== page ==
My previous blog post looked at some of the tough dilemmas European life insurers are facing due to COVID-19 (coronavirus), including a likely avalanche of claims due to niche income protection products and the coming toll from “over 50” insurance products.
A related dilemma: how do you underwrite someone who is vulnerable to coronavirus? The over 50 plans pride themselves on being guaranteed issue for people over 50, if they can answer two or three simple questions. Will there be a stampede of senior citizens clamouring for these products? Insurers will be required to respond rapidly if they want to continue writing these types of business, and they don’t want to alienate distributors and direct buyers by introducing draconian decisions without first communicating them.
Large value business protection claims, or key person insurances, are another issue for European insurers. These policies pay out on death of the insured key person, with the monies destined to go back into the business under a continuation arrangement to mitigate the business impact of such individuals passing away unexpectedly. Large value claims such as this tend to take more time to underwrite, but at a time when businesses are stressed by corona-related shrinking margins, they will want these amounts quickly. Automated and digitally-enabled claims processes are essential for now, but also in the future should such a thing happen again. It will certainly be part of insurers’ risk mitigation program going forward.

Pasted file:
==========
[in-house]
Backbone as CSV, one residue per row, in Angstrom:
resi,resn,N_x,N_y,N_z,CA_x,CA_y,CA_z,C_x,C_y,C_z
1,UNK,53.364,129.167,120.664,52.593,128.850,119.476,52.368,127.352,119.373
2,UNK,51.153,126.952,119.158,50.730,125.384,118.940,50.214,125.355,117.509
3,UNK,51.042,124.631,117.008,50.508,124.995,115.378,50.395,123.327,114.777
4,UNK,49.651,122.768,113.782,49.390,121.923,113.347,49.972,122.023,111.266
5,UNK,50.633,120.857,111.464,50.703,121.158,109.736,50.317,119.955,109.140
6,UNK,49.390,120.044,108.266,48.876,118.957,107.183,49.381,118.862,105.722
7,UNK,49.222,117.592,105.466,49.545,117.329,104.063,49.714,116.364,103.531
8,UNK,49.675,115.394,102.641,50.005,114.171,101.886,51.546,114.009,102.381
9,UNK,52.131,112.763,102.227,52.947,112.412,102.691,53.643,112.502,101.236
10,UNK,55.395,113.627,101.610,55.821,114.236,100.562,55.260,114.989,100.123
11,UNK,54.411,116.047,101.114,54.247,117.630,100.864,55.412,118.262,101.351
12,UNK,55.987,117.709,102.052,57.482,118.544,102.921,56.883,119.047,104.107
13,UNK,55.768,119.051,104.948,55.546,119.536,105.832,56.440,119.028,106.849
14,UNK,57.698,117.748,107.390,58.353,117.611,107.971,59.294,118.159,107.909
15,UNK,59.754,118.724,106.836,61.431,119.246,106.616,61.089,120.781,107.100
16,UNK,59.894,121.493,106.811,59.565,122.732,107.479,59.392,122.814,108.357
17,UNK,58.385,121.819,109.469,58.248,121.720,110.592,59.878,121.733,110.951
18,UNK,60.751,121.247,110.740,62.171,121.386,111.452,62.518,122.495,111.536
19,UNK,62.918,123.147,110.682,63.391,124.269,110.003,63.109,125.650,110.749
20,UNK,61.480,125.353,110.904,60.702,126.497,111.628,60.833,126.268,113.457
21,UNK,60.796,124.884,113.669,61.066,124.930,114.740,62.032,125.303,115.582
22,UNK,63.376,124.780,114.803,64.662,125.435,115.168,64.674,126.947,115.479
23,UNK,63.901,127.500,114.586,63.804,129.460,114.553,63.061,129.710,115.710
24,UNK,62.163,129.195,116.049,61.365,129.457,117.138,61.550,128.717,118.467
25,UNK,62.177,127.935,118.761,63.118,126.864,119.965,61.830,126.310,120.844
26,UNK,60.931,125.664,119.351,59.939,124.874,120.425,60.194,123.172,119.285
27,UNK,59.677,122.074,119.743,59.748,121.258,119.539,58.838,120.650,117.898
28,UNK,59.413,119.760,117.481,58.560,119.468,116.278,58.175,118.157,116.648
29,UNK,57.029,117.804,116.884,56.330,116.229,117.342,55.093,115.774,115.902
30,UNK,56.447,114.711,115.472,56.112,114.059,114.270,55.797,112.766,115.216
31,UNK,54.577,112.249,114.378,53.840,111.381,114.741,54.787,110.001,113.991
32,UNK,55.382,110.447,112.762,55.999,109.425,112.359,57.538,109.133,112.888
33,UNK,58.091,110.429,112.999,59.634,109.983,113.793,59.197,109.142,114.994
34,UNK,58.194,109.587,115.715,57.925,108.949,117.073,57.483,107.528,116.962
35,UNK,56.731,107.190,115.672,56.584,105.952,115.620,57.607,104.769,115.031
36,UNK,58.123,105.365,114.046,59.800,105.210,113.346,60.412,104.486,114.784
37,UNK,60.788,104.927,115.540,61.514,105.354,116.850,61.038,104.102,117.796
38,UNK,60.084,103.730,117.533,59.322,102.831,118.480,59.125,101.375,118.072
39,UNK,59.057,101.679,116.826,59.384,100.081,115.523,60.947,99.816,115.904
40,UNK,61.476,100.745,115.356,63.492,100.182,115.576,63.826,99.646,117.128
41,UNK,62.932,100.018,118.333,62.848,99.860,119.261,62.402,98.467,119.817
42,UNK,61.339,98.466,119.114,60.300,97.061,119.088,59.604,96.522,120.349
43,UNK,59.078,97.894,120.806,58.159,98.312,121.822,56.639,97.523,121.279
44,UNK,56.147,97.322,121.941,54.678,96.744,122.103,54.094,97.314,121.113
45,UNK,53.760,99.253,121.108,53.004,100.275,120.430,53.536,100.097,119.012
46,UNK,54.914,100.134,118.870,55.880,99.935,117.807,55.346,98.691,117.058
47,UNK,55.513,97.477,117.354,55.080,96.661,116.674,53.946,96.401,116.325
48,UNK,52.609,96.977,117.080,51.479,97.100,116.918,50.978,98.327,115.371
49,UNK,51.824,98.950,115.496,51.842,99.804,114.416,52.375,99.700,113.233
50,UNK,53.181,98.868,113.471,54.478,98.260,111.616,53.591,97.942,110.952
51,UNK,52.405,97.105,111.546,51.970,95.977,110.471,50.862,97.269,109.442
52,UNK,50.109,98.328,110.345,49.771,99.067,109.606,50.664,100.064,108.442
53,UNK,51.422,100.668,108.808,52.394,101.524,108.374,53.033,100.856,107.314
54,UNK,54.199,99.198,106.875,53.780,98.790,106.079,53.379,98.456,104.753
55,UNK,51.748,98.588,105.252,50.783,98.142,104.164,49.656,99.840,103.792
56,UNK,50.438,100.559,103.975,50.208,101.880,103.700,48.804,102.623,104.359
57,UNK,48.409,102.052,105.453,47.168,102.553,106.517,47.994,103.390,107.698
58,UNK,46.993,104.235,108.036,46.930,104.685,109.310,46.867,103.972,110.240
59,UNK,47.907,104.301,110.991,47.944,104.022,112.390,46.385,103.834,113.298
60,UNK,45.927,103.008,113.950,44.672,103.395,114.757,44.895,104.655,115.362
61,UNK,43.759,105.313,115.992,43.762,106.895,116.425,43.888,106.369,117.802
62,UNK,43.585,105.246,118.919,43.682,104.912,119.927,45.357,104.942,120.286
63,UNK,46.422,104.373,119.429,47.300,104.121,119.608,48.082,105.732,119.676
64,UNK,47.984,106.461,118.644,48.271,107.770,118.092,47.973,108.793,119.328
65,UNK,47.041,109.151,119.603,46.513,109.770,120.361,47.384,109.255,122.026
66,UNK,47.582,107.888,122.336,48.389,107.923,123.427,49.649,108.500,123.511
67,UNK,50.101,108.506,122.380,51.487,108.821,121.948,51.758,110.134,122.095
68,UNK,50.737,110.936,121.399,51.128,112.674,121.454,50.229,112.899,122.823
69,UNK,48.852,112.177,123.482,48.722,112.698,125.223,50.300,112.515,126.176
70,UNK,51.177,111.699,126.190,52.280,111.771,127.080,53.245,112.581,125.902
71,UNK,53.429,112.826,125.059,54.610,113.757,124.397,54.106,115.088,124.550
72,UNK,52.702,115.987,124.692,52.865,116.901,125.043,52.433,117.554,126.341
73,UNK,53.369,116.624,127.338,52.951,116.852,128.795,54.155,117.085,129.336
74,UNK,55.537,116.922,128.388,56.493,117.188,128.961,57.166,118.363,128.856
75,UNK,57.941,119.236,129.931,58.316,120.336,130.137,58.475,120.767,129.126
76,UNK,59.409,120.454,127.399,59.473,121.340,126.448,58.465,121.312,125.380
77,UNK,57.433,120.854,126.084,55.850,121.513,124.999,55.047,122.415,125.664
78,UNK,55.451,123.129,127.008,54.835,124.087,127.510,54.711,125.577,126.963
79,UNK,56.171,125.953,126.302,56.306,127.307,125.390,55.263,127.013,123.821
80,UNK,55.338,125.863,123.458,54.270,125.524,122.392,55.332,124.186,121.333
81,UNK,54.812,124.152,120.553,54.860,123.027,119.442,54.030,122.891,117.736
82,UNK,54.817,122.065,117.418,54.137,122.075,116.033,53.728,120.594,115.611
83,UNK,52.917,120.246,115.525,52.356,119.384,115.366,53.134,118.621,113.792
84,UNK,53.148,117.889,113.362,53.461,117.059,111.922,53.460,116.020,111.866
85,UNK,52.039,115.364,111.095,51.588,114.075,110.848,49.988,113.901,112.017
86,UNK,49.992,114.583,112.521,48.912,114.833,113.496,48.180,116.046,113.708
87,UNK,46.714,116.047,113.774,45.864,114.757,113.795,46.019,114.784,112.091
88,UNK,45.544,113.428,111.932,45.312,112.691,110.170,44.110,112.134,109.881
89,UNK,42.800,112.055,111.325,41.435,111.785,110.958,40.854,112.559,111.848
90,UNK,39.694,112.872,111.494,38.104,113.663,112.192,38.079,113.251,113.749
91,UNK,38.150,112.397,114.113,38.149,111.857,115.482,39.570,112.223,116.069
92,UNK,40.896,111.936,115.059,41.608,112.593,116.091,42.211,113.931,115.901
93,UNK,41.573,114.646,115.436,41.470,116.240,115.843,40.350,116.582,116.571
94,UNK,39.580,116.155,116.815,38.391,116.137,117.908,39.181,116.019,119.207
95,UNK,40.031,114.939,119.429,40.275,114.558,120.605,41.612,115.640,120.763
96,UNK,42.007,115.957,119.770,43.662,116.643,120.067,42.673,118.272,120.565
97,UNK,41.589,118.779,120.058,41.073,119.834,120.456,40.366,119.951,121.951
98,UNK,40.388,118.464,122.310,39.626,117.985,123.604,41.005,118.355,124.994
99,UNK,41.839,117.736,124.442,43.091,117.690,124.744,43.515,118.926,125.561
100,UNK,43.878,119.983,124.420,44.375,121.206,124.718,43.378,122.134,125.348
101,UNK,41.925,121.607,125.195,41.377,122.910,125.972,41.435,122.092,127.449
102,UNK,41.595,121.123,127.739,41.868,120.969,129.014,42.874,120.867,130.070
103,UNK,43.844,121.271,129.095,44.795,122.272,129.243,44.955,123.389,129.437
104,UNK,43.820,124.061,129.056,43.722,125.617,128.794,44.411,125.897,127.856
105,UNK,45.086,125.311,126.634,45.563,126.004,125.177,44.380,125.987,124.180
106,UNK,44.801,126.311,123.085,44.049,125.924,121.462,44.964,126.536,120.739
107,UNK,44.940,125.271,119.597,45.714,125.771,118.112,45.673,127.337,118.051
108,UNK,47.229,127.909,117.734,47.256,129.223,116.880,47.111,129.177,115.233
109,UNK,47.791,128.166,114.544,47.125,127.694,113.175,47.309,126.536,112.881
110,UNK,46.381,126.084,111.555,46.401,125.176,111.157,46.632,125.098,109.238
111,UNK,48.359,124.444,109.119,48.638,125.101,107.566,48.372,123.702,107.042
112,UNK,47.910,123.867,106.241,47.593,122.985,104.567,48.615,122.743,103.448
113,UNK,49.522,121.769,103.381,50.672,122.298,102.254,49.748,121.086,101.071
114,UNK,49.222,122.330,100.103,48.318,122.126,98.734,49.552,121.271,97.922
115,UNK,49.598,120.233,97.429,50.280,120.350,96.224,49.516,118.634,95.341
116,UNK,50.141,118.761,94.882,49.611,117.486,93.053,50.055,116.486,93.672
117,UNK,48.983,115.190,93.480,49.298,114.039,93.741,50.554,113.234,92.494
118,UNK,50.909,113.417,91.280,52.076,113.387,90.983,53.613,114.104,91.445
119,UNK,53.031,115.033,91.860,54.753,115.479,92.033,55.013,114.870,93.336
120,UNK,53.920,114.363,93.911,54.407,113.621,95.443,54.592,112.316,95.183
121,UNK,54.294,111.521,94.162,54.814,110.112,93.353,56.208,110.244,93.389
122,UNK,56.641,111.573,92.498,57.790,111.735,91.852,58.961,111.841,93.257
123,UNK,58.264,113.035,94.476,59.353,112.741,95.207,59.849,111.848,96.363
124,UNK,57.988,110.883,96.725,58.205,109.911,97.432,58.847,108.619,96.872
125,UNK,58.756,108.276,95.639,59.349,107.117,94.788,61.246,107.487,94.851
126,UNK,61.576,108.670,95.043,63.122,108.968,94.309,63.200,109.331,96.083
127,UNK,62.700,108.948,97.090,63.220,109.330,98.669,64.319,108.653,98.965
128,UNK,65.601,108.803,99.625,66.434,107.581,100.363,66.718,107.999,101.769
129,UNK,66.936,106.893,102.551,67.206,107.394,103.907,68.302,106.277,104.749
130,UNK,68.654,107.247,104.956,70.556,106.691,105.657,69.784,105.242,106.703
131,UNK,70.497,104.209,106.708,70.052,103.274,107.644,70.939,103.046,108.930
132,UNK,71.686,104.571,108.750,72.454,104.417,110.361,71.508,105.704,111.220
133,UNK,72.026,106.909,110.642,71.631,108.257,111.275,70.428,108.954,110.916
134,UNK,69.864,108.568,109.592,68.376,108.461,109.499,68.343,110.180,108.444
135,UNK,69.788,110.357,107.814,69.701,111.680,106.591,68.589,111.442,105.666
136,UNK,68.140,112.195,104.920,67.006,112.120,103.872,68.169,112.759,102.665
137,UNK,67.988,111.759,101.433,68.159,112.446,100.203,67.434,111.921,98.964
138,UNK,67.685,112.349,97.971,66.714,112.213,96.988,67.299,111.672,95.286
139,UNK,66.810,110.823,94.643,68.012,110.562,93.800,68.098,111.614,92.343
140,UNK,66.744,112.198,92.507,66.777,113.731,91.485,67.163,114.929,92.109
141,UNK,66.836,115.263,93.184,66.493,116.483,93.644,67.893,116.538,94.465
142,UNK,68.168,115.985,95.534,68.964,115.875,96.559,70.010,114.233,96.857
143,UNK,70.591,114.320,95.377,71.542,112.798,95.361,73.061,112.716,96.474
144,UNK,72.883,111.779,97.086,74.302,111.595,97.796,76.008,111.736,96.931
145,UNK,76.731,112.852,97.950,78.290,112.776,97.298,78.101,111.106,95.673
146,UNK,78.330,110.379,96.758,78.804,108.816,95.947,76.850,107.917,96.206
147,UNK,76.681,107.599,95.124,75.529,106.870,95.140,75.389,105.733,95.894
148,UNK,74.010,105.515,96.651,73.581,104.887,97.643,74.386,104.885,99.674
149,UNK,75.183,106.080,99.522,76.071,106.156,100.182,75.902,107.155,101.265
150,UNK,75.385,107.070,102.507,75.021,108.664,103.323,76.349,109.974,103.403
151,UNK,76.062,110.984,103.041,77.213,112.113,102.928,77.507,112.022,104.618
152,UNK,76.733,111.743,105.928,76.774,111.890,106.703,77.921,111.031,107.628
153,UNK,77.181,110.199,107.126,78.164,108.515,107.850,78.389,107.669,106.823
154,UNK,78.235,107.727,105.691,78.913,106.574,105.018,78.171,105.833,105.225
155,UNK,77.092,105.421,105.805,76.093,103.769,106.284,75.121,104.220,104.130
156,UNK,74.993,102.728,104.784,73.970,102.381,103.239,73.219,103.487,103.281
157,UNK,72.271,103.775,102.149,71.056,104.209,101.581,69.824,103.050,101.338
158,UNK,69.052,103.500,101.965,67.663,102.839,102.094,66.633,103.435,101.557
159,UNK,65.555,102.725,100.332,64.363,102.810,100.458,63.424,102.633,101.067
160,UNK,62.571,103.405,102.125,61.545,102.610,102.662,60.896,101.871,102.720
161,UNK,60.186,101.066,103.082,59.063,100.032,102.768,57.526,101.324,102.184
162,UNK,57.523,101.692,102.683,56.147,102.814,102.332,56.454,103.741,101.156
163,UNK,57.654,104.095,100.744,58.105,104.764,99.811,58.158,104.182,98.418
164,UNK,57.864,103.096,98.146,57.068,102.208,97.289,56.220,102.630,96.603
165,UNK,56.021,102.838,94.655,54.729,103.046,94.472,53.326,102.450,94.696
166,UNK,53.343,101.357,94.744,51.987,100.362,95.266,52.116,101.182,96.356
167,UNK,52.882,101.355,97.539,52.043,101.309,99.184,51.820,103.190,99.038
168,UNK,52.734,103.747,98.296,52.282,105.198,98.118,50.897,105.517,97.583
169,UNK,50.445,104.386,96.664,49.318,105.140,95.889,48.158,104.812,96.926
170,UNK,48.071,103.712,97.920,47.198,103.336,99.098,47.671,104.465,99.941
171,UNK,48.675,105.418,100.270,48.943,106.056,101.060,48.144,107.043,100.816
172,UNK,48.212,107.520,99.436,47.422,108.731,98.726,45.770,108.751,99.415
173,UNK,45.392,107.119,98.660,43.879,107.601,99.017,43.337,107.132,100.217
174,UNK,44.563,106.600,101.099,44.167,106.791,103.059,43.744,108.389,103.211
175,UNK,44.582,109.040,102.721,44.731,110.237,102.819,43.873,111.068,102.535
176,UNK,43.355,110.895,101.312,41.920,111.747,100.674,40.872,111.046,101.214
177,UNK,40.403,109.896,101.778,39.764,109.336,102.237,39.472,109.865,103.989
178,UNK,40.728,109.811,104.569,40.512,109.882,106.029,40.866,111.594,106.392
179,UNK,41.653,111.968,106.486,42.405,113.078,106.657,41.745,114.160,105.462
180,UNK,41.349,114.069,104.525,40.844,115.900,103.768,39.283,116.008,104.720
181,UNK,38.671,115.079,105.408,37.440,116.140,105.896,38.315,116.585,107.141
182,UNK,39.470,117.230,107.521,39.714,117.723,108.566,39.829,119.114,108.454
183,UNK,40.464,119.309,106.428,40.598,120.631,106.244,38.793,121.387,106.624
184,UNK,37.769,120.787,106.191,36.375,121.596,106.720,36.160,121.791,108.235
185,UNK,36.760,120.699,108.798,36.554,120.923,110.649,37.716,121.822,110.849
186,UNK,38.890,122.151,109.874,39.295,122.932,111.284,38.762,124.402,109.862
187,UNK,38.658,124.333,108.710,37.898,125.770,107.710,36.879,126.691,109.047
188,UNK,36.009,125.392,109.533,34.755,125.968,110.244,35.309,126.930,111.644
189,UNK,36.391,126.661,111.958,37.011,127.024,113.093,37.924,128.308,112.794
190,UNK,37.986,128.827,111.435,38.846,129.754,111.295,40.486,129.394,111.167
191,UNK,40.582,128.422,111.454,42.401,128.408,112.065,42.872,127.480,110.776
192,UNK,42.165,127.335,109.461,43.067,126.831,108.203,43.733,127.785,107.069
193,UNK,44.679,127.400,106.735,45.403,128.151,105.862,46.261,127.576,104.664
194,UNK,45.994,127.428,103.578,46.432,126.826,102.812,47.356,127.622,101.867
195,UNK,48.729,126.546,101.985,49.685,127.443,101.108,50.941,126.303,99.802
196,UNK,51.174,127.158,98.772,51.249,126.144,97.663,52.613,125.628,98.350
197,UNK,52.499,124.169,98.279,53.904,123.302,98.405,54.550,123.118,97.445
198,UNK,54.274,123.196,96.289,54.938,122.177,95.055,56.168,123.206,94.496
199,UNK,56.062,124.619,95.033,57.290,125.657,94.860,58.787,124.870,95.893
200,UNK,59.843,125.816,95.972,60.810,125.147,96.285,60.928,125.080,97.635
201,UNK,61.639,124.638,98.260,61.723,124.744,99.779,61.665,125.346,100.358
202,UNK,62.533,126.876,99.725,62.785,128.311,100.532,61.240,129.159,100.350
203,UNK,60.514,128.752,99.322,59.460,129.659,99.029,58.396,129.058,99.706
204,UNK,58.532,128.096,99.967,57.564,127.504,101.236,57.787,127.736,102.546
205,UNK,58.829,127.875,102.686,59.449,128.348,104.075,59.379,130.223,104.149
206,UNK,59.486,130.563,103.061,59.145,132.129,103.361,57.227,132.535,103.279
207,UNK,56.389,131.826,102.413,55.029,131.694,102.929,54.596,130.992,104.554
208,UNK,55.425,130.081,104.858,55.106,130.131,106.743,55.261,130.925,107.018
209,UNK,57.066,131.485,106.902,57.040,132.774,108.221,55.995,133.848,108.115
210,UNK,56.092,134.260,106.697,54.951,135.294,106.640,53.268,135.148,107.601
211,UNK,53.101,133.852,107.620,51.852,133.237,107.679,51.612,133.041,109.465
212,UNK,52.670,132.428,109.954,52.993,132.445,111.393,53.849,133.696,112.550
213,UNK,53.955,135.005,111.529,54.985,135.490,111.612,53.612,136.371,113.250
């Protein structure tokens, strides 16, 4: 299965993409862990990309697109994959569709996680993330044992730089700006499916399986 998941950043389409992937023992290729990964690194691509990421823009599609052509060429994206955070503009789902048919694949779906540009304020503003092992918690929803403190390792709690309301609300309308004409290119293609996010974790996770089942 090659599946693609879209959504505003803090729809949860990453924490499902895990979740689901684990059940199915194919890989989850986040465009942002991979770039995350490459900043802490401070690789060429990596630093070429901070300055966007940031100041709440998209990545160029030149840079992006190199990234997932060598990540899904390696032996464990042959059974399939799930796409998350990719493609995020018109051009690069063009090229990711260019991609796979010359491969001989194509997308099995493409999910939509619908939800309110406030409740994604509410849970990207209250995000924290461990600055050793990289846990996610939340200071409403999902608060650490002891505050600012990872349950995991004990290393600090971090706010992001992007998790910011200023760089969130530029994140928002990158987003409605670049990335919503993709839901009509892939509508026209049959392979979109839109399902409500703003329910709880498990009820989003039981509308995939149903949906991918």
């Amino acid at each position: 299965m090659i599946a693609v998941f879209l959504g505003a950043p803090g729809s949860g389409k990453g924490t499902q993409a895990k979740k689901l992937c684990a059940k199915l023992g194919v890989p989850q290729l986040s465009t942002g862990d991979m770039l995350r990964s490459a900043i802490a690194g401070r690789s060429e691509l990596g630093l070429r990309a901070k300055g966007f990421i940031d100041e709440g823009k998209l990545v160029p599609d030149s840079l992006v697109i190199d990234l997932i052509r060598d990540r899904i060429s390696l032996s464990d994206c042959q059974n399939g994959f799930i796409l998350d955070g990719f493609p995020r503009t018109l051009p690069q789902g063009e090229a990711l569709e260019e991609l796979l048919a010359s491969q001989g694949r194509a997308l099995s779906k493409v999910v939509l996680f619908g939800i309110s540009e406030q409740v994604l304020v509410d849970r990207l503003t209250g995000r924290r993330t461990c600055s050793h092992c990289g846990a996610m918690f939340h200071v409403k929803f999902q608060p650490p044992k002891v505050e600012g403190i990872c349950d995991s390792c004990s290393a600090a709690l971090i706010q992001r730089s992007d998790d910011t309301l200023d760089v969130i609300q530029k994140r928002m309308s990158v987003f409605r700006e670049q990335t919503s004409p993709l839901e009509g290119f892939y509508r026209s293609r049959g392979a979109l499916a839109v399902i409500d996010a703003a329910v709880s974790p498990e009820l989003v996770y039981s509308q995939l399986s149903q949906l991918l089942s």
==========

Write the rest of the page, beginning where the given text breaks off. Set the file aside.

Customers in the digital world have long expected a supreme customer experience via all channels, including self-service. This will become all the more true during, and indeed after, this corona crisis, with life insurance teams, including agents, mostly home-bound and working remotely. Such capabilities derive from new technologies that automate processes.
But automation is only worthwhile if insurers can support business change and claims. Legacy and piecemeal infrastructure restrict agility, becoming the slowest/oldest link in the supply chain. The main lesson to be learned from this current crisis from a provider perspective is that life insurers must be equipped down the whole chain to better serve their customers generally, not just when there is a pandemic.